I got to meet Temple!!!
Getting the chance to watch Dr. Temple Grandin talk has been a career long dream of mine!
When I started working with children with autism back in 1997, her book “Thinking in Pictures” was one of my first introductions to autism.
Dr. Grandin was one of the first individuals with autism who could articulate what life is like for people on the autism spectrum. Parents and professionals both clamored for her knowledge, expertise and valuable insight.
Here is a link to the first book I read…
I just had the amazing opportunity to hear her speak at the US Autism Association!
Here are the major takeaways I had from her keynote speech:
- Limit screen time for children with autism to less than 1 hour per day. She noted that many of the children who could succeed in computer science are sucked in to video games and no longer can access their full potential due to their addiction
- Parents need to “start letting go”-foster independence from a young age. She likened this to the adult cow who still wants to nurse from the mama cow. She said we need to “wean our children” so they are not dependent on us
- “don’t over-protect”the child with autism
- Allow children a multitude of hands on experiences because true learning takes place with hands on experiences not through screens
- Teach young children how to “wait” and how to “take turns” and use board games as a way to teach these skills
- Having real jobs are important for young adults with autism starting at age 13 (or so).
- Don’t get hung up on the label of autism
- Focus on the strengths of the child not the deficits-build upon a child’s special interest which could end up leading to a valuable career one day. As an example, a child who is interested in pipes can become a plumber.
- Don’t make kids with autism do “baby math” if they excel in math. Allow the child to excel in the area they are gifted in
- Encourage friendships through shared experiences such as cub scouts, school clubs etc. A shared interest will help build the friendship
- There is NO need to disclose autism diagnosis for milder cases due to some prejudice surrounding autism. Instead, tell what you need “those lights give me a headache”
- Stretch students to grow and don’t overprotect them!
- Allow for choices
If you were at the conference or have learned from Dr. Grandin yourself, please share what your biggest takeaways are in the comments!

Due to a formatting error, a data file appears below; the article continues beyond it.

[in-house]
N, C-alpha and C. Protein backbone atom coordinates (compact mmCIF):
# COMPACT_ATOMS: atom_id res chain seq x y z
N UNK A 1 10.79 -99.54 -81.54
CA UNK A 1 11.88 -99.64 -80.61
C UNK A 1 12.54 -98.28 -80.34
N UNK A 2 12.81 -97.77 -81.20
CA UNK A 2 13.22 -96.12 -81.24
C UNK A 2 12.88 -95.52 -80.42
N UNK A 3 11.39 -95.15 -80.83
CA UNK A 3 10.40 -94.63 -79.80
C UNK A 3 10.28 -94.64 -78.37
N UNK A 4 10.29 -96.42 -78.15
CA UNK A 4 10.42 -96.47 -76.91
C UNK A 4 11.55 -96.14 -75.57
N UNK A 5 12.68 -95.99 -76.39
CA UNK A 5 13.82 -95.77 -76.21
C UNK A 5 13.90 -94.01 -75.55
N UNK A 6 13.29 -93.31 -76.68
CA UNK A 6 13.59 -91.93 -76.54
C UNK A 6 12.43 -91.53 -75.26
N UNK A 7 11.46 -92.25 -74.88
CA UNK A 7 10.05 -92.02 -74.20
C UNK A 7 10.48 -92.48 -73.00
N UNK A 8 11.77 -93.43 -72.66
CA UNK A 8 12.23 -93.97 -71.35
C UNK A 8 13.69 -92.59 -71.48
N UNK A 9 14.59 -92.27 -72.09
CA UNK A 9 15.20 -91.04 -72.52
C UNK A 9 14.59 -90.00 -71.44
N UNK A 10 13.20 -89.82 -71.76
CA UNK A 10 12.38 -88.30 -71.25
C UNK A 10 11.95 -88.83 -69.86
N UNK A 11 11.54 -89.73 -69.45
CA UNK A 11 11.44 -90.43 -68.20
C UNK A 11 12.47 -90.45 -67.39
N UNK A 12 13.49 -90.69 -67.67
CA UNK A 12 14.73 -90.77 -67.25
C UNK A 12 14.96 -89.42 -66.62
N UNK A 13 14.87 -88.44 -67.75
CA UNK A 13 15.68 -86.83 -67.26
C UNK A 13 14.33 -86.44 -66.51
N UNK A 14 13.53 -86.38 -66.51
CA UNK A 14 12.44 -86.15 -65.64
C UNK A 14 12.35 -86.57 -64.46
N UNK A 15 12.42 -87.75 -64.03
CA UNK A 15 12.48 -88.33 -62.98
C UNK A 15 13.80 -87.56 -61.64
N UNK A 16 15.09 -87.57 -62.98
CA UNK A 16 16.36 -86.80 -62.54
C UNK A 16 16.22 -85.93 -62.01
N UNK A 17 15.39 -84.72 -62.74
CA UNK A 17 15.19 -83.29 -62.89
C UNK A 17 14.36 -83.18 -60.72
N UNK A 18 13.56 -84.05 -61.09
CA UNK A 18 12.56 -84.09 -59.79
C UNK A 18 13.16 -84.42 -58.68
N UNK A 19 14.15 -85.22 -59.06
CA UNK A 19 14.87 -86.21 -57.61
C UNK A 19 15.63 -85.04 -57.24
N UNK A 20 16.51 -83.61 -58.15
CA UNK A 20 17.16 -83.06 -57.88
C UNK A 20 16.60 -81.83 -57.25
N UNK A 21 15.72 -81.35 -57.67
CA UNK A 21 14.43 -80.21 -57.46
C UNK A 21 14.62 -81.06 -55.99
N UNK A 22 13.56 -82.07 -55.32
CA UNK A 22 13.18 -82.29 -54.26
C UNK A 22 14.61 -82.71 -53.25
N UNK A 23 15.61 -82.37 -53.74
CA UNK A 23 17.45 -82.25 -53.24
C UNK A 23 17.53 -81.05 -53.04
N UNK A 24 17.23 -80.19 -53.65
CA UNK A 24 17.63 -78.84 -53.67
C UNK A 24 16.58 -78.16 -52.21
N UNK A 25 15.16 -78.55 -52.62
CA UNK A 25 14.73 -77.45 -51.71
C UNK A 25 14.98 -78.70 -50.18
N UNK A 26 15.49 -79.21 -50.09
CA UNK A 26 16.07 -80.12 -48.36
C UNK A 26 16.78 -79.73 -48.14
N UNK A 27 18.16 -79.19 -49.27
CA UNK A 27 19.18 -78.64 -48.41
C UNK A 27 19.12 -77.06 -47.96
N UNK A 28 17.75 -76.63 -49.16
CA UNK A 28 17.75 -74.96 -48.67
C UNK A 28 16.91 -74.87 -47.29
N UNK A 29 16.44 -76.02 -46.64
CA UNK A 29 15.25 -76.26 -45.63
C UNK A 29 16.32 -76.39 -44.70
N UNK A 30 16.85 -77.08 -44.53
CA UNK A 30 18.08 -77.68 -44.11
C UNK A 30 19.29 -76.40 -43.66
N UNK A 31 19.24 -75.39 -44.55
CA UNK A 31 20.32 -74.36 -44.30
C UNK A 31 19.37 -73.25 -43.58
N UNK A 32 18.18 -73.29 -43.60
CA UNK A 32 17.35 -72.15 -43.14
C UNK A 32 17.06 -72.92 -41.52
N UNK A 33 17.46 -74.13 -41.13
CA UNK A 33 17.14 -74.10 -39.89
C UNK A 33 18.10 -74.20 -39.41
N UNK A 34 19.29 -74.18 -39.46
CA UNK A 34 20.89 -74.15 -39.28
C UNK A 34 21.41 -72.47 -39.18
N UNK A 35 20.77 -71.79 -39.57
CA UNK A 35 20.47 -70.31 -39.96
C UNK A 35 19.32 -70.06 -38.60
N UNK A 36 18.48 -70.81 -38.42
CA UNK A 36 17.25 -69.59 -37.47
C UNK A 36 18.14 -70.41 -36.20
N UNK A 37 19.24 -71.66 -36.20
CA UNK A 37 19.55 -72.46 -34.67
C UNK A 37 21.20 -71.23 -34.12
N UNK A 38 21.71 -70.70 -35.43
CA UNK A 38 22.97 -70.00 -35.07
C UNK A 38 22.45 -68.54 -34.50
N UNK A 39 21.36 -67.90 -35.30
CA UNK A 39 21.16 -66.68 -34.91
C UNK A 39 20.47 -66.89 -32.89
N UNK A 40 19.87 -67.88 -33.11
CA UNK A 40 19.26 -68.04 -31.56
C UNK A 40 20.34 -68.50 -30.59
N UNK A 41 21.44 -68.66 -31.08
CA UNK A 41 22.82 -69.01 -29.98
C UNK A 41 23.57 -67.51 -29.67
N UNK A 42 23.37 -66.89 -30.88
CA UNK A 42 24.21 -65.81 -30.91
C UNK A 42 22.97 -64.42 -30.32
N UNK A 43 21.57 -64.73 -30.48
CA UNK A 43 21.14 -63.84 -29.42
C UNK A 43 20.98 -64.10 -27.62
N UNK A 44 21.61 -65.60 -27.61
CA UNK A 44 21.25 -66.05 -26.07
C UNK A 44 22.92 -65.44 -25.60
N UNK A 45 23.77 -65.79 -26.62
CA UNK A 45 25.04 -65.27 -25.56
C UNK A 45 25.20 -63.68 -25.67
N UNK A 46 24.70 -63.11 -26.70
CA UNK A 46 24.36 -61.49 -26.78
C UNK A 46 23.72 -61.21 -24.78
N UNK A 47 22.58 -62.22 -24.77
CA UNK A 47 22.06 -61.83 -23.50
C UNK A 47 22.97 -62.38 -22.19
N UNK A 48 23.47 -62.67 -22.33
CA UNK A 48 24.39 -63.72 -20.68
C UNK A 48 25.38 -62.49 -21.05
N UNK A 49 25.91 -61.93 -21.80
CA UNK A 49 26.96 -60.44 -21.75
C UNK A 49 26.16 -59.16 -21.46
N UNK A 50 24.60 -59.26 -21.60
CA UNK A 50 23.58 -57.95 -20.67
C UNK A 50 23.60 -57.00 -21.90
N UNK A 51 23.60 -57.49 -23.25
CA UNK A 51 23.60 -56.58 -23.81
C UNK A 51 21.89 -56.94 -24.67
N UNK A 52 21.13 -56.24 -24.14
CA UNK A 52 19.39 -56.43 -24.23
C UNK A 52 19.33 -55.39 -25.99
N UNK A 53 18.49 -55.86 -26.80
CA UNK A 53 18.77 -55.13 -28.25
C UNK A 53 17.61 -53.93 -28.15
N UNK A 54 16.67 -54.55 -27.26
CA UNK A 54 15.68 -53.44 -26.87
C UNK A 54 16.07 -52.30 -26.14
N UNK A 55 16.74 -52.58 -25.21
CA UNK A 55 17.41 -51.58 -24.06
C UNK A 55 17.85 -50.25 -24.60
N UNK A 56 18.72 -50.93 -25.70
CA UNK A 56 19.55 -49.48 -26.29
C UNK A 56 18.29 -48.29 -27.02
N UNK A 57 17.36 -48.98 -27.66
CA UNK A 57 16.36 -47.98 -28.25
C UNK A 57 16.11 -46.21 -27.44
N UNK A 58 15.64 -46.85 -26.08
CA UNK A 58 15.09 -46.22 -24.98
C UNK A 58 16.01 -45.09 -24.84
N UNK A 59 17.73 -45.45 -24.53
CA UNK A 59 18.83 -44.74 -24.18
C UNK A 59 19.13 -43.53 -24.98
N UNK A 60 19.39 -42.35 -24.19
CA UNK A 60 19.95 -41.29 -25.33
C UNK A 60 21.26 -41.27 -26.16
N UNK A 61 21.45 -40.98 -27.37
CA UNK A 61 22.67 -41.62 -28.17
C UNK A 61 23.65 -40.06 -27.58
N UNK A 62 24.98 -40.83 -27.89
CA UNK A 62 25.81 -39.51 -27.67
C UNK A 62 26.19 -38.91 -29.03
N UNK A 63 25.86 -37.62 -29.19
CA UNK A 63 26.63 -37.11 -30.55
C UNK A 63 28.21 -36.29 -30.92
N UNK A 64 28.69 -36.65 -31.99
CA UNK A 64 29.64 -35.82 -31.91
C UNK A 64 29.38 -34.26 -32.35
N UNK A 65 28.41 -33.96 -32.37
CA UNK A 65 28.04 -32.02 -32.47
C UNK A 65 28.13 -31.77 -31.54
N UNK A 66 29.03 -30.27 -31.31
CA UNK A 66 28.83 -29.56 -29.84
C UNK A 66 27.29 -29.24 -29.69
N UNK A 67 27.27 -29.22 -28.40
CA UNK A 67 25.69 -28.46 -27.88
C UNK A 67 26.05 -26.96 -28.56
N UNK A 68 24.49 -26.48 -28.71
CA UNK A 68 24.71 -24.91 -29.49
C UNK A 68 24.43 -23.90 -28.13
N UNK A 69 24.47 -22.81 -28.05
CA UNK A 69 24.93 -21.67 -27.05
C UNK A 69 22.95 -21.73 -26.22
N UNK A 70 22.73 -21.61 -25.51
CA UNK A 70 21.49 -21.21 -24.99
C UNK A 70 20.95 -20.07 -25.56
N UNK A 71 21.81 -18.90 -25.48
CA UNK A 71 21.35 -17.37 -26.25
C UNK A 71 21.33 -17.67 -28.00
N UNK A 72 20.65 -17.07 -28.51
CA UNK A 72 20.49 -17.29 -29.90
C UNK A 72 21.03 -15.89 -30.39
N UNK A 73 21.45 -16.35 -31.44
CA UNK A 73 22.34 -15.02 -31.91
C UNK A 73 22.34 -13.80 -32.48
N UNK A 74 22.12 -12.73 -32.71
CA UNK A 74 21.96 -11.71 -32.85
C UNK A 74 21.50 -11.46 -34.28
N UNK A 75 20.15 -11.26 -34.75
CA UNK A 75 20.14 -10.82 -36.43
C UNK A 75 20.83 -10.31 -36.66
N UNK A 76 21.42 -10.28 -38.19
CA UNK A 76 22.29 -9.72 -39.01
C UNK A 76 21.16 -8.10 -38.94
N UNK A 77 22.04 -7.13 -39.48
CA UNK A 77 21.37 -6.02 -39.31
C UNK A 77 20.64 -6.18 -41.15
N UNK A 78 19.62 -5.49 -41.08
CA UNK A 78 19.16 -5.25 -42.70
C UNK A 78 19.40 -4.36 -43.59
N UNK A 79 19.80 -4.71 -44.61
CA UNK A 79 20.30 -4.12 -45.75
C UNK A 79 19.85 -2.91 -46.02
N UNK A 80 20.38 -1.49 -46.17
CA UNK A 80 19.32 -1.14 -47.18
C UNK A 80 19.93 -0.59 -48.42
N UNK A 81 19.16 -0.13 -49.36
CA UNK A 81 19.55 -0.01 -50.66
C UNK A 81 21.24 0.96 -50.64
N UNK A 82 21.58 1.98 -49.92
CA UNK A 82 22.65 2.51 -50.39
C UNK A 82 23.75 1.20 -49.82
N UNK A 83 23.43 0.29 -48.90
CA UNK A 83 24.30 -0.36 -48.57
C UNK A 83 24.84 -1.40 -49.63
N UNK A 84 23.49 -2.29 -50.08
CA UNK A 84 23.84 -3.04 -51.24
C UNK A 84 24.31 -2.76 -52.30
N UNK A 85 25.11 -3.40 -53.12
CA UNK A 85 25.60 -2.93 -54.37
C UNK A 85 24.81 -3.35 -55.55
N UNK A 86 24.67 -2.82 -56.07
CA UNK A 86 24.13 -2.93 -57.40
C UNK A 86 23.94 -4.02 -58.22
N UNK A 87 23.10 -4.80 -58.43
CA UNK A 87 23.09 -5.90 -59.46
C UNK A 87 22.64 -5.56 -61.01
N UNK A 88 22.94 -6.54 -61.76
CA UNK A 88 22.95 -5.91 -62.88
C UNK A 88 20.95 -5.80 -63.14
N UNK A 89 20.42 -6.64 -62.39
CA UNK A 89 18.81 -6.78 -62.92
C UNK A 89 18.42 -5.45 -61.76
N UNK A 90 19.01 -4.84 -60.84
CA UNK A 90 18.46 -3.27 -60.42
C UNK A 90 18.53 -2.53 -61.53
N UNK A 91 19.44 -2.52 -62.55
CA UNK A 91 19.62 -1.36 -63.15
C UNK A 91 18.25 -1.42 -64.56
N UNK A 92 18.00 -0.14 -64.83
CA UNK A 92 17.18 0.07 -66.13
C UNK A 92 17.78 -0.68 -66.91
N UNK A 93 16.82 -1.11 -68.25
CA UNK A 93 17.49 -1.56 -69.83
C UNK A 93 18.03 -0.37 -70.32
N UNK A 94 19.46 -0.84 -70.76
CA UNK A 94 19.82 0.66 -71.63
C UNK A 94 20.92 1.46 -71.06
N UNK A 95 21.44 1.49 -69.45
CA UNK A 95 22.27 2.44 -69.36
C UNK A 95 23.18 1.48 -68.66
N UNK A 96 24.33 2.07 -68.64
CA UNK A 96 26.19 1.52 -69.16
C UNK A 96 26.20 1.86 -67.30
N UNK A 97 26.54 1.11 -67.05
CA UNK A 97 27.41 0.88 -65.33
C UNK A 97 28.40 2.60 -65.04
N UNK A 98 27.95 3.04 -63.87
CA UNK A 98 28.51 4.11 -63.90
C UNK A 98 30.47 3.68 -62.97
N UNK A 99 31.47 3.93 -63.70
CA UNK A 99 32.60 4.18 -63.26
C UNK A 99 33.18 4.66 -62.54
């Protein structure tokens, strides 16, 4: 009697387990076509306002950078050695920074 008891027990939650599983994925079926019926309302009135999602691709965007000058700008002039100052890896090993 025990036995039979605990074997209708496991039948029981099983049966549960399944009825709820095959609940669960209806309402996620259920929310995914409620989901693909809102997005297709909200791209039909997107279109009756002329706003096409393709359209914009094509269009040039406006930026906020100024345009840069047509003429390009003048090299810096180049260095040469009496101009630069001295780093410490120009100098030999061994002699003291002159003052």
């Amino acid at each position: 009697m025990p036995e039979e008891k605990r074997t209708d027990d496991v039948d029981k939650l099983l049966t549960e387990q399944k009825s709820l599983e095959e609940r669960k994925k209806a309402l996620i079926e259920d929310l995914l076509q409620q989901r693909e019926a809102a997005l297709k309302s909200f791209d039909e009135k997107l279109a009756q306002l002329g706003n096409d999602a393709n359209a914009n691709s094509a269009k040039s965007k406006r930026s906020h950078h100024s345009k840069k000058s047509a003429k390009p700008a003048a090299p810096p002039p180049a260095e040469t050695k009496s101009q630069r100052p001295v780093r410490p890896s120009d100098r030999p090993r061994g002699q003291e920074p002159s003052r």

Here is a link to a youtube video of her (not from the conference I went to). https://www.youtube.com/watch?v=MWePrOuSeSY
8 thoughts on “Dr. Temple Grandin-My biggest takeaways from her keynote speech”
I want to read more about her! Thank you for sharing this. 😁
No problem Erin!
She is really fascinating and I cuts right to the heart of the matter so well regarding autism. Check out the Youtube link when you get a chance!
Sarah, I am so excited that you got to meet Temple Grandin! Thank you so much for sharing your key take-aways. My favorite one is the idea of using board games as a way to encourage patience and turn taking. It also encourages a child to interact with someone they might not otherwise have done!
Kristel! Thanks for the feedback! She has a way of communicating very clearly about autism and I am so glad to share what I learned. Yes boardgames are such a great and easy way to facilitate this learning!
Great takeaway points, I agree with them all. They are good guidelines for all students!
My husband and I met her at a forum a few years back. She gave us hope.
You reminded me about hope by writing about your experience meeting her. Both my autistic sons have been struggling lately and it’s been hard to see. Thank you for this post.
Thanks Sarah for the positive feedback. After meeting her I felt so hopeful as well and couldn’t wait to share everything with my college students. I want to re-read her books because her message is so powerful!
Thank you for your comments. I am sorry I may have missed them in the past. I loved meeting Dr. Temple Grandin and think about it often. How are your sons doing?